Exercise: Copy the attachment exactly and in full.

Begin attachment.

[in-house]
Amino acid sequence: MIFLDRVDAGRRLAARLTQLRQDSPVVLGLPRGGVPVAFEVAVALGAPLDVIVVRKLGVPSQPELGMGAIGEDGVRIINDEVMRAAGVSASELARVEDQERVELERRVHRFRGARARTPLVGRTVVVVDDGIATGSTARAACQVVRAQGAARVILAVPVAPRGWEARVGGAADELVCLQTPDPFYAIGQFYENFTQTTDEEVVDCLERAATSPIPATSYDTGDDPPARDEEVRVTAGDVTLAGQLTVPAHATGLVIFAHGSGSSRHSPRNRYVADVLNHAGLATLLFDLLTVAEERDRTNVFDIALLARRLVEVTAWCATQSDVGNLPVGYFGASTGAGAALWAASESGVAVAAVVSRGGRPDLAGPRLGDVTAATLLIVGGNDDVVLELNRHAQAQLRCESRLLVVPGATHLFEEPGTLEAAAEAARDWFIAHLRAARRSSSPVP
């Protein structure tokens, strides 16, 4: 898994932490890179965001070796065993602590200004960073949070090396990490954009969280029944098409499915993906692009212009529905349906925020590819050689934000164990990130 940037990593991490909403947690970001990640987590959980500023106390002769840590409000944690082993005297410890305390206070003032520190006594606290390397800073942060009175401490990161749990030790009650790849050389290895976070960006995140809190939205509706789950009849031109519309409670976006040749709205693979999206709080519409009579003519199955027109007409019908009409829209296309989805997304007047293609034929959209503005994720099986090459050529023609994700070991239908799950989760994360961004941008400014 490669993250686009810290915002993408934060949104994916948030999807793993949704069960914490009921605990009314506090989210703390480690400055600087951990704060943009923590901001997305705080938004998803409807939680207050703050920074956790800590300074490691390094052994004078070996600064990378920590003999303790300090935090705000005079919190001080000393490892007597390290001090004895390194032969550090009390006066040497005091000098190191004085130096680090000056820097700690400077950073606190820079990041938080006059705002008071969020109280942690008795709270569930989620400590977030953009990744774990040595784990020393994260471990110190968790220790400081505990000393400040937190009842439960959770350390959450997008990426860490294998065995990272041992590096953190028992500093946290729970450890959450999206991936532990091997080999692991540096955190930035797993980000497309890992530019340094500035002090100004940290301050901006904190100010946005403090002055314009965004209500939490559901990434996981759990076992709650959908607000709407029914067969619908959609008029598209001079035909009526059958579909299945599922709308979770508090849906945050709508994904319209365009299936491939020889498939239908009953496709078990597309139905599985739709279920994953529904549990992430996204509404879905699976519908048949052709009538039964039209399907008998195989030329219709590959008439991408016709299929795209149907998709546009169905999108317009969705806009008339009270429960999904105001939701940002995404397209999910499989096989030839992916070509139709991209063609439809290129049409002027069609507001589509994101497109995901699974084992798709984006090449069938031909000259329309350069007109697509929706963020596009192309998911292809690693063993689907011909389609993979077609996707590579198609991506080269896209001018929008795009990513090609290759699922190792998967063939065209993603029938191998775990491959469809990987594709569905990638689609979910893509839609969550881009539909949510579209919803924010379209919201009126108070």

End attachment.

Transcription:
[in-house]
Amino acid sequence: MIFLDRVDAGRRLAARLTQLRQDSPVVLGLPRGGVPVAFEVAVALGAPLDVIVVRKLGVPSQPELGMGAIGEDGVRIINDEVMRAAGVSASELARVEDQERVELERRVHRFRGARARTPLVGRTVVVVDDGIATGSTARAACQVVRAQGAARVILAVPVAPRGWEARVGGAADELVCLQTPDPFYAIGQFYENFTQTTDEEVVDCLERAATSPIPATSYDTGDDPPARDEEVRVTAGDVTLAGQLTVPAHATGLVIFAHGSGSSRHSPRNRYVADVLNHAGLATLLFDLLTVAEERDRTNVFDIALLARRLVEVTAWCATQSDVGNLPVGYFGASTGAGAALWAASESGVAVAAVVSRGGRPDLAGPRLGDVTAATLLIVGGNDDVVLELNRHAQAQLRCESRLLVVPGATHLFEEPGTLEAAAEAARDWFIAHLRAARRSSSPVP
């Protein structure tokens, strides 16, 4: 898994932490890179965001070796065993602590200004960073949070090396990490954009969280029944098409499915993906692009212009529905349906925020590819050689934000164990990130 940037990593991490909403947690970001990640987590959980500023106390002769840590409000944690082993005297410890305390206070003032520190006594606290390397800073942060009175401490990161749990030790009650790849050389290895976070960006995140809190939205509706789950009849031109519309409670976006040749709205693979999206709080519409009579003519199955027109007409019908009409829209296309989805997304007047293609034929959209503005994720099986090459050529023609994700070991239908799950989760994360961004941008400014 490669993250686009810290915002993408934060949104994916948030999807793993949704069960914490009921605990009314506090989210703390480690400055600087951990704060943009923590901001997305705080938004998803409807939680207050703050920074956790800590300074490691390094052994004078070996600064990378920590003999303790300090935090705000005079919190001080000393490892007597390290001090004895390194032969550090009390006066040497005091000098190191004085130096680090000056820097700690400077950073606190820079990041938080006059705002008071969020109280942690008795709270569930989620400590977030953009990744774990040595784990020393994260471990110190968790220790400081505990000393400040937190009842439960959770350390959450997008990426860490294998065995990272041992590096953190028992500093946290729970450890959450999206991936532990091997080999692991540096955190930035797993980000497309890992530019340094500035002090100004940290301050901006904190100010946005403090002055314009965004209500939490559901990434996981759990076992709650959908607000709407029914067969619908959609008029598209001079035909009526059958579909299945599922709308979770508090849906945050709508994904319209365009299936491939020889498939239908009953496709078990597309139905599985739709279920994953529904549990992430996204509404879905699976519908048949052709009538039964039209399907008998195989030329219709590959008439991408016709299929795209149907998709546009169905999108317009969705806009008339009270429960999904105001939701940002995404397209999910499989096989030839992916070509139709991209063609439809290129049409002027069609507001589509994101497109995901699974084992798709984006090449069938031909000259329309350069007109697509929706963020596009192309998911292809690693063993689907011909389609993979077609996707590579198609991506080269896209001018929008795009990513090609290759699922190792998967063939065209993603029938191998775990491959469809990987594709569905990638689609979910893509839609969550881009539909949510579209919803924010379209919201009126108070």